Roots Configuration

You can configure roots through an optional file at the root of your project. Although it is not required for simple projects, there are a lot of very powerful options you can take advantage of, which are explained below in the options section. But first, let's talk about the format of the file

Format can come in two flavors. The first is more simple, just configured as a coffeescript object. For example:

output: 'public'
env: 'development'
after: -> console.log('what a useful function')

This is a great way to format the file for maximum simplicity. It ends up being very clean and easy to manage. However, if you want to do more advanced things like requireing in files node/commonjs-style, you will not be able to do this. It is parsed simply as an object, not with full node functionality. If you do want full node functionality though, you're in luck -- all you have to do is add module.exports = to the top, like this:

axis = require('axis-css')
autoprefixer = require('autoprefixer-stylus')

module.exports =

  output: 'public'

    use: [axis, autoprefixer]

As you can see, here we are able to locally require in extra dependencies and push them directly into the roots pipeline. Make sure if you are requiring locally to note the use of module.require - since this is loaded into roots' context, you'll need the module prefix in order to load your deps from the right place.


Below are all the options that you can pass to roots, from the simplest to the most advanced.


The path to a folder (starting from project root) that your project will be compiled into.
default: public


An array containing minimatch strings that represent files or folder you wish to ignore from the compile process. Full globstar syntax supported. Automatically ignores package.json, node_modules, and your output directory (wouldn't want to have it recursively compile itself!)


Array of directories that will have their contents dumped into the output folder rather than compiling into the folder they are in.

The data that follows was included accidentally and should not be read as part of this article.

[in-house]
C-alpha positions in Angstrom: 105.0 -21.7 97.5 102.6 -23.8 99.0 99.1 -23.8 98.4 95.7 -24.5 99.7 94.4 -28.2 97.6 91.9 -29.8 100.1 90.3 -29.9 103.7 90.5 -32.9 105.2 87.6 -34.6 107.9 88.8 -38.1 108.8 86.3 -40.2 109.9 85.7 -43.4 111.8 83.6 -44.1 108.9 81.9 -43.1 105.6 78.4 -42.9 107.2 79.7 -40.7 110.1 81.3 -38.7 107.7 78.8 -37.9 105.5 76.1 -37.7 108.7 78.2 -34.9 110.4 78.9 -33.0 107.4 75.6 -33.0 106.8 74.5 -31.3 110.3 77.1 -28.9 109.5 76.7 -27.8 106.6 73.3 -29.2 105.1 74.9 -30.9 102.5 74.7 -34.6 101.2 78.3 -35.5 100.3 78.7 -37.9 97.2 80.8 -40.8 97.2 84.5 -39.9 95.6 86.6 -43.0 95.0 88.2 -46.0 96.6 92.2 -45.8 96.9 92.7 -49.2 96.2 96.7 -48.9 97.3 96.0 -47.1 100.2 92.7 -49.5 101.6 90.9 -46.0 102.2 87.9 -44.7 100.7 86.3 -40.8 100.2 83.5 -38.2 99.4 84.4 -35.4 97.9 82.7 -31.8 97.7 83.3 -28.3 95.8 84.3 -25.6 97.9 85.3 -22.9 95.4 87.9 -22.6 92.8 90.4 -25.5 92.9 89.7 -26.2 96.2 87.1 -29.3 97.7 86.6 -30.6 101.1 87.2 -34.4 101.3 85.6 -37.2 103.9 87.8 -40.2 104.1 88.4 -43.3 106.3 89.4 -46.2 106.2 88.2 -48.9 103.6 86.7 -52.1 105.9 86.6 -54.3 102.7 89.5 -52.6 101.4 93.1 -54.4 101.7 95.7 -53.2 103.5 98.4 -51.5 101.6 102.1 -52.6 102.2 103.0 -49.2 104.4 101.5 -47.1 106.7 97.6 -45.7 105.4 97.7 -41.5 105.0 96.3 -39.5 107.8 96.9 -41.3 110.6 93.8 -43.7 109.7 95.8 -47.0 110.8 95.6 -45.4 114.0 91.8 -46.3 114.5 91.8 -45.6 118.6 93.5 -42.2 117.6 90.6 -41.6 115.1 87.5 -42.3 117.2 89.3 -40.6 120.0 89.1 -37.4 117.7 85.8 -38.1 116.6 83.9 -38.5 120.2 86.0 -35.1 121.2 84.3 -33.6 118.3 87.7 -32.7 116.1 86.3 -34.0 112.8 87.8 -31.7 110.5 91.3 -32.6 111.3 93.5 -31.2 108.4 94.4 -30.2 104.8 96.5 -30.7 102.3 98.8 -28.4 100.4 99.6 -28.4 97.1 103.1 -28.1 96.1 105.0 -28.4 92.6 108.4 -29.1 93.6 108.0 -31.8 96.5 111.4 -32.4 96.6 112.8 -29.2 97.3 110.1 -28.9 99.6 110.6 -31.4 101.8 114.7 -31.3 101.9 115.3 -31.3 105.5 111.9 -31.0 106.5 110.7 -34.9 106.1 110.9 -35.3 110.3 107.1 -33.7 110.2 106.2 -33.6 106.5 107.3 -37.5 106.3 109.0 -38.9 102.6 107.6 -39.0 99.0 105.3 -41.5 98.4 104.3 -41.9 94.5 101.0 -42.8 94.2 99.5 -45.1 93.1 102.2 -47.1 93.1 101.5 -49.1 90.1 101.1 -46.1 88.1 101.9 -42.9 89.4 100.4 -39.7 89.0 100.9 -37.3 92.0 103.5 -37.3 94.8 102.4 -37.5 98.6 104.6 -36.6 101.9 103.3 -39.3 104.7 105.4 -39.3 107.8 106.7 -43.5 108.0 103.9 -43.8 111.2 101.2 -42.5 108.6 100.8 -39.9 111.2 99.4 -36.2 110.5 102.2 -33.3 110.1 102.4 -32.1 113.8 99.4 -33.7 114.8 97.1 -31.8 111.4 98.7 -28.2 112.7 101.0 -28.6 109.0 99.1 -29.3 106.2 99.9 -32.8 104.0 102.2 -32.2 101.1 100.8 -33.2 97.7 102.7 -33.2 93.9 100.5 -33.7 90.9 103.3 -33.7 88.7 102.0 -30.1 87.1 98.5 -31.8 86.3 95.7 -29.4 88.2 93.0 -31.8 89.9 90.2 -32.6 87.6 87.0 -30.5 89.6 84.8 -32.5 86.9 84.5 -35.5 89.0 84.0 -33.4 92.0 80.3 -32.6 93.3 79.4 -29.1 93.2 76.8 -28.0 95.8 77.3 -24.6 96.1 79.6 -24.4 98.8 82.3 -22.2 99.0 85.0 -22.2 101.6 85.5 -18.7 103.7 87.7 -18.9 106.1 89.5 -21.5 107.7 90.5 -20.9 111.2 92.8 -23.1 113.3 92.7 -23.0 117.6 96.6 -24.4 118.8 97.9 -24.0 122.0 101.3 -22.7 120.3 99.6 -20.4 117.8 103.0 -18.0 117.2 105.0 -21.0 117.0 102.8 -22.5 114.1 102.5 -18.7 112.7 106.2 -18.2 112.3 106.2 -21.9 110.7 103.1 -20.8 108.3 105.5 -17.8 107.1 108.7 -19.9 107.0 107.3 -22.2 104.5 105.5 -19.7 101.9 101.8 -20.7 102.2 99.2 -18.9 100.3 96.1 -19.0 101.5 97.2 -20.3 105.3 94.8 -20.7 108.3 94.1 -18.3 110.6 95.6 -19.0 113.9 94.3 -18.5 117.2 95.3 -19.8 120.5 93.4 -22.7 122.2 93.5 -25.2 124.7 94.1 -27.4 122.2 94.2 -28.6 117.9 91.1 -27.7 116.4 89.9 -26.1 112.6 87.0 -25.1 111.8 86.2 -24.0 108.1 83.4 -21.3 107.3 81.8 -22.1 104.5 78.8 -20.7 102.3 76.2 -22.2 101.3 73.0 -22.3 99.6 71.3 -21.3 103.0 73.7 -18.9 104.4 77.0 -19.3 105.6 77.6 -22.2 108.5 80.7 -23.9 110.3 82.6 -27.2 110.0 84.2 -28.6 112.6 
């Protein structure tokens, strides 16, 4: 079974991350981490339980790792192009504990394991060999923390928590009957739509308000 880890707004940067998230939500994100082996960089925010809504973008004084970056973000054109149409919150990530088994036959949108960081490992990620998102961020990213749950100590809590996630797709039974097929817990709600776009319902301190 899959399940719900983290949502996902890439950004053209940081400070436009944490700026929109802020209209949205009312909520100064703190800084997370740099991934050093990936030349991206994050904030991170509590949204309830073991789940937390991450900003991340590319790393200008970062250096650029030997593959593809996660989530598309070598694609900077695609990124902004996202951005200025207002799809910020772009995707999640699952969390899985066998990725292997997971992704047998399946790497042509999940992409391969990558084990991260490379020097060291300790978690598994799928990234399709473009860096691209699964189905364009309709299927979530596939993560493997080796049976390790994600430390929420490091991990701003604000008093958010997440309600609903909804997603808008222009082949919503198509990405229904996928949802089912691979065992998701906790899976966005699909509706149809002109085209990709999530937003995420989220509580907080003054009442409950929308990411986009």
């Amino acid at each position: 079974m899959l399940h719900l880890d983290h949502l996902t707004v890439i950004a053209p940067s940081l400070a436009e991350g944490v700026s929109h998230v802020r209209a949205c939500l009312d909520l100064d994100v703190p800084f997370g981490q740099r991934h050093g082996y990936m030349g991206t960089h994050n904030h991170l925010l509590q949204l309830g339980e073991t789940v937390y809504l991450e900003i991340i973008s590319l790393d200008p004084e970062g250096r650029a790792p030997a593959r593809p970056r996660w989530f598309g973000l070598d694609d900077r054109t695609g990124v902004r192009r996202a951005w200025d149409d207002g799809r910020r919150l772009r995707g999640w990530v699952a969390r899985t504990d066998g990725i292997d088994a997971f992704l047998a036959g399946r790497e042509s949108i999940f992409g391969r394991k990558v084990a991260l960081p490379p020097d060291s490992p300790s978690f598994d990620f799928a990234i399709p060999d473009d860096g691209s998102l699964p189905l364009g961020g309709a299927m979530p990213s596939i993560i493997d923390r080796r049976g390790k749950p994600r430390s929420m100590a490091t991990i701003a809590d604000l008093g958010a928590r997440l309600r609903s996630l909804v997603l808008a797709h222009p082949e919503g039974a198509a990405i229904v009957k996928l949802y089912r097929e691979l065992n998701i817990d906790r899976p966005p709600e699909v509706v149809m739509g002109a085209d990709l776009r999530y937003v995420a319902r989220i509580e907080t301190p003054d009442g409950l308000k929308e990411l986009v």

default: ['views', 'assets']


Basic environment variable. Usually set through command line options, but if you need you can override here.
default: development


When enabled, commands will dump out lots of information on what roots is doing internally.
default: false


When enabled, on roots watch, the browser will automatically reload every time you save a file in your project.
default: true


When enabled, roots watch will automatically open a browser to the local server. You can also pass a string which will be proxied to the open() function, allowing you to open an external URL besides localhost after each compile.
default: true


An object that is injected into the options every compiler in use in the project. So for example, if you are using both jade and ejs in a project and some locals to be the same across the two, you don't have to duplicate, just add them to locals. If there is a conflict between locals and compiler-specific options, the compiler options will win out.


Hook function that is run before each compile. Function passes in an instance of the `roots class](../lib/, so you have access to everything. Accepts either a single function or an array of functions, which will be run in order. Expects a promise or value to be returned from each function.


Same thing as before, but is run after each compile. Surprise surprise.


Roots uses charge as a local server, which exposes a bunch of useful options for customizing the way your static site is served. Charge can also be used standalone in production if you want to conserve your site's config, and charge's options match up with those of divshot, a great static hosting service.

You can pass in any of charge's options under the server key other than write or log to customize how your site is served. This can be great for redirects, clean urls, and/or single page apps.

Compiler Options

You can also pass options directly to any compiler through Just add them as an object under the name of the compiler. For example, if you want jade to output non-compressed html:

  pretty: true

That's all it takes. This will work for any compiler you have loaded. For more info on each supported compiler's options, see the accord docs.